Conservative coalition High Noon for Healthcare staged a "Code Red Rally" this afternoon on Capitol Hill to protest what the group calls "the Washington takeover of health care."
(AP Photo/Lauren Victoria Burke)
Protesters carried signs bearing messages such as "Congress is America's #1 Enemy" and "Don't Tread on Me." Speakers included Republican senators Tom Coburn of Oklahoma, Jim DeMint of South Carolina, Richard Burr of North Carolina and Johnny Isakson of Georgia.
Minnesota Representative Michele Bachmann, radio host Laura Ingraham and officials from conservative organizations also spoke against the Senate's health care reform efforts.
"We gather today with a very simple message for this president and for Majority Leader Harry Reid," said Tim Phillips, president of conservative group Americans for Prosperity. "Keep your hands off our health care!"
Later, Bachmann said that the current health care proposal would create an "iron ceiling" on wages for middle-class Americans. She called for the public to protest the bill until the Senate dropped it.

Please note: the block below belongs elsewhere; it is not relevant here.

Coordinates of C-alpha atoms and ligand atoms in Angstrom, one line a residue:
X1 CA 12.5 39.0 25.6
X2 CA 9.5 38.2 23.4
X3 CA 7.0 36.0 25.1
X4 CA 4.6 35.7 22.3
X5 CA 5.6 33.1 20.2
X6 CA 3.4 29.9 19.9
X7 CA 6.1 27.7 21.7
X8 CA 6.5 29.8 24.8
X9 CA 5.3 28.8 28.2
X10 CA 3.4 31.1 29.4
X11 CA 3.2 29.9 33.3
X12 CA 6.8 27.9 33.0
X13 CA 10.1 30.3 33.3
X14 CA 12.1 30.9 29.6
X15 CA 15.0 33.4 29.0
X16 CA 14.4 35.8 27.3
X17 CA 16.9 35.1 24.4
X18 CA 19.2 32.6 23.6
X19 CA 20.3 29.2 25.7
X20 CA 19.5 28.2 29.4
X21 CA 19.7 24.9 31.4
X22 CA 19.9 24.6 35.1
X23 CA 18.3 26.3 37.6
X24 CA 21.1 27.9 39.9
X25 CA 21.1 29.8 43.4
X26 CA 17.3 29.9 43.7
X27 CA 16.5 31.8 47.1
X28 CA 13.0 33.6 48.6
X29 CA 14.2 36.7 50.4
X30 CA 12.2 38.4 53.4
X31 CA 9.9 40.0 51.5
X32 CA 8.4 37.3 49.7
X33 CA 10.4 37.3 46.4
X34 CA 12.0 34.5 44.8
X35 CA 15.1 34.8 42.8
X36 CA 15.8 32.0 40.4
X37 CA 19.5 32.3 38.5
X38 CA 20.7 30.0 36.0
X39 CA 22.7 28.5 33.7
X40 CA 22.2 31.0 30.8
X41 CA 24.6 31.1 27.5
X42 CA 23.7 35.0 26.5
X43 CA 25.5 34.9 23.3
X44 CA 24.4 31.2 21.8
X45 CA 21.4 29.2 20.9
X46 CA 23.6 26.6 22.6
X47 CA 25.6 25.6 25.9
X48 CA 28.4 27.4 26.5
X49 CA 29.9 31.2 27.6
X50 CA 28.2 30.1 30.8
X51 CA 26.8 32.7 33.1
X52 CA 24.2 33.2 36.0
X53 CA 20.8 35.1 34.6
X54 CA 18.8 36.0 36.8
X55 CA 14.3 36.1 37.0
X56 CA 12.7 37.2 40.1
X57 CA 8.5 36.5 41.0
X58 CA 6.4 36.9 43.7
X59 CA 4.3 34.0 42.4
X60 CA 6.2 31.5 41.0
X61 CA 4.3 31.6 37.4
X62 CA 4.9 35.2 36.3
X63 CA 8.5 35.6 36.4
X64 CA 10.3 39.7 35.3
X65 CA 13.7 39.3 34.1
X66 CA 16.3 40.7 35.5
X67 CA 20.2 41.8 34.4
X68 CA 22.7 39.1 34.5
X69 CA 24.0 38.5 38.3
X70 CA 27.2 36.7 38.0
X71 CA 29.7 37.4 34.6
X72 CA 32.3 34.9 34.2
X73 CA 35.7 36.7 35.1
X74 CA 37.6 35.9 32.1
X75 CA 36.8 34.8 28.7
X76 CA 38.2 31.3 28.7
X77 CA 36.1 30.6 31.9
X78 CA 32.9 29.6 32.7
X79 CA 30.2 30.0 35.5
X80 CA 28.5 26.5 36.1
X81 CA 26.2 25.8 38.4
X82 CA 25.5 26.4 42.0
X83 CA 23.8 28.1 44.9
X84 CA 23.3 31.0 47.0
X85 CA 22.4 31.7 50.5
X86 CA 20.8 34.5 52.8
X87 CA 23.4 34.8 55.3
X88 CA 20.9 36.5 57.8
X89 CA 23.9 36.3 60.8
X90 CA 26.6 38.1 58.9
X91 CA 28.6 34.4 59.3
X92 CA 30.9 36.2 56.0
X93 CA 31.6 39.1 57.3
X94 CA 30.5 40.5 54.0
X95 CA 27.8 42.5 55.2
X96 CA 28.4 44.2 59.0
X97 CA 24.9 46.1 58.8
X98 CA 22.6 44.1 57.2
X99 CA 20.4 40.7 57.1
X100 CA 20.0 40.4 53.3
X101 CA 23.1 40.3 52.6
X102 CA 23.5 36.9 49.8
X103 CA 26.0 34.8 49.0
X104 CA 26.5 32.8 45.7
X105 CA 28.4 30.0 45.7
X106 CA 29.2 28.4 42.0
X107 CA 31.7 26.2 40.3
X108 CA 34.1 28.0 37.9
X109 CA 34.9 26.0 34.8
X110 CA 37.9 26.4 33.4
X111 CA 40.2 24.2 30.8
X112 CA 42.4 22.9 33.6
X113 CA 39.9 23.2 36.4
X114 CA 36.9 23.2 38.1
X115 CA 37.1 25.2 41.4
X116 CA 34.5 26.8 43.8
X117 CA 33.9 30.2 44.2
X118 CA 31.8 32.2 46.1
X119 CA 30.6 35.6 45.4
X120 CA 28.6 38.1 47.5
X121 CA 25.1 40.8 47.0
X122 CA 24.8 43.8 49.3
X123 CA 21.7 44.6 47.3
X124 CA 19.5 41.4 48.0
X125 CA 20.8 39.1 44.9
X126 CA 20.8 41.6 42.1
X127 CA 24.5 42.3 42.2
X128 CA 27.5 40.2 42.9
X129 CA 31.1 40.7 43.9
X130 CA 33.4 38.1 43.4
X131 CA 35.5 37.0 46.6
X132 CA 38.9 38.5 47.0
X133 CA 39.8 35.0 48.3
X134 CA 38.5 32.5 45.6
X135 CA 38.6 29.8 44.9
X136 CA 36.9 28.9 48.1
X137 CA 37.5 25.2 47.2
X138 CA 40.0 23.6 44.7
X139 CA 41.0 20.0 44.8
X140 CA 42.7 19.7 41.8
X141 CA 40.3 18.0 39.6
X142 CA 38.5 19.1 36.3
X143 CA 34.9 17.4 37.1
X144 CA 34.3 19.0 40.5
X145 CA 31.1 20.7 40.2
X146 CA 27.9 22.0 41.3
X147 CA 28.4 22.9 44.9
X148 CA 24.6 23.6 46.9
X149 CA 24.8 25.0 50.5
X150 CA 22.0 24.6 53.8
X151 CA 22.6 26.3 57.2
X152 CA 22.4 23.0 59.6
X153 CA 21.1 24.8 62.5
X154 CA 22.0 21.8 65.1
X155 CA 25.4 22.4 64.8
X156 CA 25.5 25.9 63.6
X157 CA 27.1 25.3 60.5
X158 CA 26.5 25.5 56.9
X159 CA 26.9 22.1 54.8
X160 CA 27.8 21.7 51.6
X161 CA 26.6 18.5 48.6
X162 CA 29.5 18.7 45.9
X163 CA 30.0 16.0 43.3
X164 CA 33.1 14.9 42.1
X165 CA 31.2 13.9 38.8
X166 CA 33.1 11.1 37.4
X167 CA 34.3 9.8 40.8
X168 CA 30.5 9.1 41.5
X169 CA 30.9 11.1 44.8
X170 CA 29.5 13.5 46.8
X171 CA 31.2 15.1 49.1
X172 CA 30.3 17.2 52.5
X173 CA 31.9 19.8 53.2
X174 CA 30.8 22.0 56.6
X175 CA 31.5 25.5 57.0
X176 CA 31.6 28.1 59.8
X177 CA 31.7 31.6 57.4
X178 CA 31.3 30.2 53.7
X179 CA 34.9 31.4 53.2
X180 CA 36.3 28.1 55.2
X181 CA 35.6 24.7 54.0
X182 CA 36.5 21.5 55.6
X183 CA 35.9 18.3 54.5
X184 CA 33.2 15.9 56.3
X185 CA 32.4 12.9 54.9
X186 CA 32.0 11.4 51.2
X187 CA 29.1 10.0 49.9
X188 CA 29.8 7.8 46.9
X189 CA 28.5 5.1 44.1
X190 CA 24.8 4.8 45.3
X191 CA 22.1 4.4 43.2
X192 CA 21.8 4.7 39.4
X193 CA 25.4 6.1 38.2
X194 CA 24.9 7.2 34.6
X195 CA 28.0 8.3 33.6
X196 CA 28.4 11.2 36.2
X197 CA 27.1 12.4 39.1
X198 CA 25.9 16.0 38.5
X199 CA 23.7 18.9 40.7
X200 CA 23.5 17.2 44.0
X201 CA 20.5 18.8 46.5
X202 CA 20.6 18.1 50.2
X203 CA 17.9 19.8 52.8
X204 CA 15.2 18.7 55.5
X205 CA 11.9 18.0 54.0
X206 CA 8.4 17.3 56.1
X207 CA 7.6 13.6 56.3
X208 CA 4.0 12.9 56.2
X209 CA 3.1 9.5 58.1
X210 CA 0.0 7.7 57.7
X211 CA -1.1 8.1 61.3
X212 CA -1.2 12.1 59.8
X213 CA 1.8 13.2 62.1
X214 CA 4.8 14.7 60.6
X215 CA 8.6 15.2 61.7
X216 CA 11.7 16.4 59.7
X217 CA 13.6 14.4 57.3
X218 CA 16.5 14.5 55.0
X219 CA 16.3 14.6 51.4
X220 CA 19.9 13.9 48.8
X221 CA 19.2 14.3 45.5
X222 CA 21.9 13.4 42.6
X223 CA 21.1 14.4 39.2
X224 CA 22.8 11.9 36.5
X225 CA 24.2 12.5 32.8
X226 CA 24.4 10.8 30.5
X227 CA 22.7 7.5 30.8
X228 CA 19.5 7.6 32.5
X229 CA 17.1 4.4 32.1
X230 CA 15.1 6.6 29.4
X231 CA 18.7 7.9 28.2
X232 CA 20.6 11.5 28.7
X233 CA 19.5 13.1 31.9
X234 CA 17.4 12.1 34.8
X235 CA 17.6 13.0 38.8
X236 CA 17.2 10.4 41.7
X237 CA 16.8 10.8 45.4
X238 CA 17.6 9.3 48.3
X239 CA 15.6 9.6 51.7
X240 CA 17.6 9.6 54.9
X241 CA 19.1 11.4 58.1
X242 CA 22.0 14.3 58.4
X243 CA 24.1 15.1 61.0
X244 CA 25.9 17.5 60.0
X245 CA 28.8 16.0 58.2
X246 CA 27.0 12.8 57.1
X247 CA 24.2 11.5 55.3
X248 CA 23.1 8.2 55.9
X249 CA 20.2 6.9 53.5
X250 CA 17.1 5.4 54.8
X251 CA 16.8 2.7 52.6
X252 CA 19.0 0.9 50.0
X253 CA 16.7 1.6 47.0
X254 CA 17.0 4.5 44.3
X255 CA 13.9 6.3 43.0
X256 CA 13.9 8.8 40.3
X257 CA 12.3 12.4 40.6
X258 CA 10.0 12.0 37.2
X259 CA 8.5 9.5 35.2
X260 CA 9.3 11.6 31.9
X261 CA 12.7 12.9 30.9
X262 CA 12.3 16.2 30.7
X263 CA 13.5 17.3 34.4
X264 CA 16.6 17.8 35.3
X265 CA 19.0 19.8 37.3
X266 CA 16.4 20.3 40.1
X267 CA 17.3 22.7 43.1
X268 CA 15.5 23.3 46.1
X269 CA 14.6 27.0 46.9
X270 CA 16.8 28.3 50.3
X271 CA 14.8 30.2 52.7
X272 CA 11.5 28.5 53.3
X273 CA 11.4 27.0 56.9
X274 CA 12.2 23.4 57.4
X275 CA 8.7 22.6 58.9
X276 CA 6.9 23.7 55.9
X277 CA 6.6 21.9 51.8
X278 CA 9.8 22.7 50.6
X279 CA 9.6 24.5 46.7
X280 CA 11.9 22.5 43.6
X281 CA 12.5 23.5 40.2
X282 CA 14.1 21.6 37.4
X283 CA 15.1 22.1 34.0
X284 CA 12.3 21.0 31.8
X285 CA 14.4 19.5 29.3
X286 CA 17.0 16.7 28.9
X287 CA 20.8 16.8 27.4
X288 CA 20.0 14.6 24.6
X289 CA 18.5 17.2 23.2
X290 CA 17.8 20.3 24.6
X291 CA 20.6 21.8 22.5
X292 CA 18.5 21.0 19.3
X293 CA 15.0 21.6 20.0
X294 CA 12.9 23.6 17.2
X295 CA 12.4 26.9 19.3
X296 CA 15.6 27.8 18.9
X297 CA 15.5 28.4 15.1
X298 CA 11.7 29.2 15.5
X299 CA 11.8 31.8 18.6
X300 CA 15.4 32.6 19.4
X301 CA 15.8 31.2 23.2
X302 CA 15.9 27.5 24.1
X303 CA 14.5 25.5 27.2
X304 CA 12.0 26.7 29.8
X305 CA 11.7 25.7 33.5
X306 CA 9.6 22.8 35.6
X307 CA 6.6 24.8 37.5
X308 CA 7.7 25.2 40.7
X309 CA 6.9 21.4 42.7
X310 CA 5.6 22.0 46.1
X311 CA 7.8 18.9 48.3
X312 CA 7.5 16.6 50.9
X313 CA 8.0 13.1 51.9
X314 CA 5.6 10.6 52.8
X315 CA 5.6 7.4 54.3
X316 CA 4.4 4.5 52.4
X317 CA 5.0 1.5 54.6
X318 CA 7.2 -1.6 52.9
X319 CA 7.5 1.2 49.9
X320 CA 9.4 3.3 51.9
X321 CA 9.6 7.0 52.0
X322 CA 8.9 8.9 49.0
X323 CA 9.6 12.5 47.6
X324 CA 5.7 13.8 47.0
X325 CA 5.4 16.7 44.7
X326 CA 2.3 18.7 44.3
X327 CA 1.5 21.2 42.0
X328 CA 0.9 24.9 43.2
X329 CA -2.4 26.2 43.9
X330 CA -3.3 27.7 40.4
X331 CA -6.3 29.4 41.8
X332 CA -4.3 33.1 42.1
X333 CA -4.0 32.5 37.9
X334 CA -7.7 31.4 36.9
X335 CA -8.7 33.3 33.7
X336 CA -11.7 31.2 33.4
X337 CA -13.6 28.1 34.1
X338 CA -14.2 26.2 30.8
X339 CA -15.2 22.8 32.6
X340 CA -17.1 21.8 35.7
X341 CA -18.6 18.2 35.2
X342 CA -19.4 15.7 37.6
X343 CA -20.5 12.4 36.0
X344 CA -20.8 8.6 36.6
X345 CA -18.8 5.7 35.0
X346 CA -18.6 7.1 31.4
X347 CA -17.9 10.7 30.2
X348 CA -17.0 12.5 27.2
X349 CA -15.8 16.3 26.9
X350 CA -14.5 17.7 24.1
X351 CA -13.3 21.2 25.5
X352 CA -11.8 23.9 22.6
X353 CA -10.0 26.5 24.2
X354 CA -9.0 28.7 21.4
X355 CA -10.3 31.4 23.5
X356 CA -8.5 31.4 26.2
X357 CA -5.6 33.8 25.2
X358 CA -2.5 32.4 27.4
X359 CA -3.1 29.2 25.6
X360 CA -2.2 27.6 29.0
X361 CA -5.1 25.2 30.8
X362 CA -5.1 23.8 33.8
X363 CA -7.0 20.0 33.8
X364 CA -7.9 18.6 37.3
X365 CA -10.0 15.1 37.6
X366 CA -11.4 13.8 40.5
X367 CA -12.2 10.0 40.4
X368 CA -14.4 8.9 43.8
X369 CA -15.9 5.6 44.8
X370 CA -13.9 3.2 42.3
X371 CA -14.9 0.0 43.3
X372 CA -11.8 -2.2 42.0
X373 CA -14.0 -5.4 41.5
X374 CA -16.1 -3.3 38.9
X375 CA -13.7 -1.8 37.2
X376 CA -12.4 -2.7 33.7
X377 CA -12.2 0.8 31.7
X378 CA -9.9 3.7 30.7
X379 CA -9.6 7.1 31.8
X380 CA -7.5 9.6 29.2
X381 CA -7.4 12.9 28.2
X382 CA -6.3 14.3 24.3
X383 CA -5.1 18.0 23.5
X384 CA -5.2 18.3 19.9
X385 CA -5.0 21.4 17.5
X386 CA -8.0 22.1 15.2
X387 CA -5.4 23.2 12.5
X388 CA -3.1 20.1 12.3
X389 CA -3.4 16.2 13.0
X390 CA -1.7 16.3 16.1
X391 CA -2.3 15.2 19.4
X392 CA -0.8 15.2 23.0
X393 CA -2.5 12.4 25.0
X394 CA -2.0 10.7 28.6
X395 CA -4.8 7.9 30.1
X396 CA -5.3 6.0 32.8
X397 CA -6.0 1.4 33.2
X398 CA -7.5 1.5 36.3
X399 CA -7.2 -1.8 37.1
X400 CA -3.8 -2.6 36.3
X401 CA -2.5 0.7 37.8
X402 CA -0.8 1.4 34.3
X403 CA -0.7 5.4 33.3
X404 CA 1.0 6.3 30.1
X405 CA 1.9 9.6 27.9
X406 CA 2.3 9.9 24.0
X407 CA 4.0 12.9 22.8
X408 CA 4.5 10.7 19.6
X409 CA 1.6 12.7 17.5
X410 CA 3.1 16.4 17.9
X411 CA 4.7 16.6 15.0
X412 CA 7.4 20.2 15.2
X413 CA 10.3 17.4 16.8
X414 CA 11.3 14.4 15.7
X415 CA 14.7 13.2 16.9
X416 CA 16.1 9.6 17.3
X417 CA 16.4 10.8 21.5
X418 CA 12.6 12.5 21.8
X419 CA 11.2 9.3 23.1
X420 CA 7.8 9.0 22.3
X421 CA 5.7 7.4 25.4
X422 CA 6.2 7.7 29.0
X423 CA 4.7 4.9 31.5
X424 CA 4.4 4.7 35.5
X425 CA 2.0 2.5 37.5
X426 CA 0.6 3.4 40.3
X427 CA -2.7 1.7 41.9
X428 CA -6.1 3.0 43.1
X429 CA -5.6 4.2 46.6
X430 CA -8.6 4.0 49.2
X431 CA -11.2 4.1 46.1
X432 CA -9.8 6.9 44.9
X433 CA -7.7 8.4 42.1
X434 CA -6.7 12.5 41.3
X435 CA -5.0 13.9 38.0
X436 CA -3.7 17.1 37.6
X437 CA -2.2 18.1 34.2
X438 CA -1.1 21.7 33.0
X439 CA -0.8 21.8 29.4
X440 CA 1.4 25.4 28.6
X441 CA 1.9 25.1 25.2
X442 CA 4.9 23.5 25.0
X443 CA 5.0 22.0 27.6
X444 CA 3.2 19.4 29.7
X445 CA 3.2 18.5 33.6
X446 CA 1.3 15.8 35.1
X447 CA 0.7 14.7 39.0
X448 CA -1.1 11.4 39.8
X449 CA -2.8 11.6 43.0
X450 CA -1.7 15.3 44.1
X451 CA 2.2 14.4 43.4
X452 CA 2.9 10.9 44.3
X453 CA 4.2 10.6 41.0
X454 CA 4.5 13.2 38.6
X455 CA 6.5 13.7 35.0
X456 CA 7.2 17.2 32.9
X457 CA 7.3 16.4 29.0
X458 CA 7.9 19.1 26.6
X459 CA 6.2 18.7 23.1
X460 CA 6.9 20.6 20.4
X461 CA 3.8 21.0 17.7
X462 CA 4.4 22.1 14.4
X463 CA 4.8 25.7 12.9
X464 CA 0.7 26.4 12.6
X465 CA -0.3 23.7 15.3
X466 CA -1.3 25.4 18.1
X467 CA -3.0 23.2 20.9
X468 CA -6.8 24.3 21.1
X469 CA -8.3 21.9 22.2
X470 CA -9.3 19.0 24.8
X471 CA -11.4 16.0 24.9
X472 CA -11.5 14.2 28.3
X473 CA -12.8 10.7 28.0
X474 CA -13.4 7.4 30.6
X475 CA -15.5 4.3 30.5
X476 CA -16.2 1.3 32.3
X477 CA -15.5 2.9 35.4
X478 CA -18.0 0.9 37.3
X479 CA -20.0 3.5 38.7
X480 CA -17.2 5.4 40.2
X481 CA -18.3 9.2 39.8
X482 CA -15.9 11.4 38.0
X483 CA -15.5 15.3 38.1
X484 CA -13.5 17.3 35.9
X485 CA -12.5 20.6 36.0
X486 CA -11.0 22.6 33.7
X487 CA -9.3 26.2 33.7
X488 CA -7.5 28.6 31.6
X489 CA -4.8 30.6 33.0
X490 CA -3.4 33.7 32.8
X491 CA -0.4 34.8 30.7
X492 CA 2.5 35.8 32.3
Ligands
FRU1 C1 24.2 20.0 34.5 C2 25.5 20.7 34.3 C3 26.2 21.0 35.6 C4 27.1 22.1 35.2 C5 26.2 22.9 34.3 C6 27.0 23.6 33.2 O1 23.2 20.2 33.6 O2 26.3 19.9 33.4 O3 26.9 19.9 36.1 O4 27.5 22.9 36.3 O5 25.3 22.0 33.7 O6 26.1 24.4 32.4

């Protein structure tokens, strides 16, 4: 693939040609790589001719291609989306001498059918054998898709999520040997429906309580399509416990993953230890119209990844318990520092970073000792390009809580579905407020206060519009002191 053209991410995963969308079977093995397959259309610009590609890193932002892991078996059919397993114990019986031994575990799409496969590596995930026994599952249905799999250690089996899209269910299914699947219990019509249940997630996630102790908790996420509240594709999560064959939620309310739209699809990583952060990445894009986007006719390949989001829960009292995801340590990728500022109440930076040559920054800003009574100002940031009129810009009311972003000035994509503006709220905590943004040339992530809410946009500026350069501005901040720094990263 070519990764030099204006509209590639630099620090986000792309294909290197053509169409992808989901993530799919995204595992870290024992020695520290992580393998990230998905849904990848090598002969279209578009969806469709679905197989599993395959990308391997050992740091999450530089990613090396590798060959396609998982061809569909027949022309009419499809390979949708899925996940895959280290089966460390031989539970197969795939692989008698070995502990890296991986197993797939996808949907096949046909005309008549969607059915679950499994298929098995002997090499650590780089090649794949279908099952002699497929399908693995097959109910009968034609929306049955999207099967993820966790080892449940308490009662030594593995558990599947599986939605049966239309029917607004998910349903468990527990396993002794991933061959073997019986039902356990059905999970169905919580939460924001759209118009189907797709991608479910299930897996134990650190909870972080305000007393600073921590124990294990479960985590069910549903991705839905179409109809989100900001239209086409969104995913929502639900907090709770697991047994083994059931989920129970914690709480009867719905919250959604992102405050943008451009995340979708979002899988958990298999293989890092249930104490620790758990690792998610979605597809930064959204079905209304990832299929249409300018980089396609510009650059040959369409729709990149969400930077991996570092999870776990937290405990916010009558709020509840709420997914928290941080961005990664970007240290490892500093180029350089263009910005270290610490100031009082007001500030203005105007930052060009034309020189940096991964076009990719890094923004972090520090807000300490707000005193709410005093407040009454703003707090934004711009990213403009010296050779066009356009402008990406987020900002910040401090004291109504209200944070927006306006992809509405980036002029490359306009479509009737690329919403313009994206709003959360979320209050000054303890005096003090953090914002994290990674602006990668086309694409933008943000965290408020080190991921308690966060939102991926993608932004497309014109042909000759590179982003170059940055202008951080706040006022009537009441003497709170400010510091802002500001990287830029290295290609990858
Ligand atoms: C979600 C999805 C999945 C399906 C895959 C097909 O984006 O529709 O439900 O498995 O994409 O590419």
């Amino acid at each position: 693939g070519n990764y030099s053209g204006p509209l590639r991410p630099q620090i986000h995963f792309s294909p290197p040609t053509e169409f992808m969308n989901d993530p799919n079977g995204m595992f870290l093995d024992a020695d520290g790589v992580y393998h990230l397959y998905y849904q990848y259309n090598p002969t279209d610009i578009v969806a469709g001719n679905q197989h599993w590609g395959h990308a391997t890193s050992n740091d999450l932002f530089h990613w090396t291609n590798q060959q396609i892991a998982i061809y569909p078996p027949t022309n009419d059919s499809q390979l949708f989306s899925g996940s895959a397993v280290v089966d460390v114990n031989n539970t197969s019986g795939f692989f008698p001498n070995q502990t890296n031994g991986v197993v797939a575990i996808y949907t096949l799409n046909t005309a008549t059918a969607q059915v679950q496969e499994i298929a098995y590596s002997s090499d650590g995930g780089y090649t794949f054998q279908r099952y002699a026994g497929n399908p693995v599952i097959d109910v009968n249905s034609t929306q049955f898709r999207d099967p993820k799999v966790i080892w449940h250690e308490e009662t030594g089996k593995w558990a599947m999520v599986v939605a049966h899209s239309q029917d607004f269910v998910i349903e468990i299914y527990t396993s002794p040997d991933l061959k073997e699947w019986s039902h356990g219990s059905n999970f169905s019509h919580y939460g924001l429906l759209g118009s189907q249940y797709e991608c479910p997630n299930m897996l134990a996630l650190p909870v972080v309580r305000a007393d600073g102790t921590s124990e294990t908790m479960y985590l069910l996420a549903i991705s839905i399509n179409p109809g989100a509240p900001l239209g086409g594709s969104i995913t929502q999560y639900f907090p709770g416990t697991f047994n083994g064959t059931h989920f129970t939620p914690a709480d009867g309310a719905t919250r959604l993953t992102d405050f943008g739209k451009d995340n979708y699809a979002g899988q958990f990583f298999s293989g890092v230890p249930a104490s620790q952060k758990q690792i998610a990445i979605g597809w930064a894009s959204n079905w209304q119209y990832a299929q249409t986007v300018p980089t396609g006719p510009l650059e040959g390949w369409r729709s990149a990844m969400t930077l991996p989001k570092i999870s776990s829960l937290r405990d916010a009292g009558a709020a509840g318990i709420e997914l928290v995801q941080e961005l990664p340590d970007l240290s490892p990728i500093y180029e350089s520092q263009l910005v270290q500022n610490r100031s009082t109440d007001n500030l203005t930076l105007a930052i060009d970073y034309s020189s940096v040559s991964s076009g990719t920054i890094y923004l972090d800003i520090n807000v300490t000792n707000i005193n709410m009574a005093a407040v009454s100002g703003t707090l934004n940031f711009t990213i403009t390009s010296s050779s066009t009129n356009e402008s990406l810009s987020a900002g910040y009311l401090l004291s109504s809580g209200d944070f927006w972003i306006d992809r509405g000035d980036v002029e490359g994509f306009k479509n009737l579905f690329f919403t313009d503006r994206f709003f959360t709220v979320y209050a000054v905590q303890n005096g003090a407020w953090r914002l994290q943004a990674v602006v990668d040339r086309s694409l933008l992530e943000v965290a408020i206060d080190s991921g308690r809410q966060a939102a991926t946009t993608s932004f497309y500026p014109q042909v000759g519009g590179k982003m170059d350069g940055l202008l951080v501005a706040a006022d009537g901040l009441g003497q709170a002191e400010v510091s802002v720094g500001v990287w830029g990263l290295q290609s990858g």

"Was Joe Wilson right?" she asked, as the crowd roared back in the affirmative. "Let's tell them once and for all: kill the bill!"
The speakers made a number of comparisons in discussing the health care situation. Bachmann referenced a Tennyson poem, "The Light Brigade." Burr paraphrased and added a twist to a famous FDR quote, saying, "You only have one thing to fear: Nancy Pelosi and Harry Reid."
Ingraham likened Harry Reid to the Grinch who stole Christmas ("I have a story to tell you. It's called 'How the Democrats Stole Health Care,'" she said), before appropriating a poem about Nazis.
Former House Republican leader Dick Armey of the lobbying group FreedomWorks and a pair of Tea Party Patriot coordinators also spoke at the protest. The tea party's planned "die-in" this morning apparently didn't go quite as planned, though the group did perform a unique number, "12 Days of Obama," a spin on "12 Days of Christmas," for the media.
Republicans are hoping to harness the enthusiasm of grassroots conservatives in their efforts to win back seats in the 2010 midterm elections. In the meantime, group leaders at the rally urged the public to take action and fight government involvement in the health care industry.
"If we stop this health care bill we can stop [Obama's] takeover of the American economy," DeMint said. "And we cannot fall for anymore of these promises that he has not kept… This health care bill is important but it's not just about health care."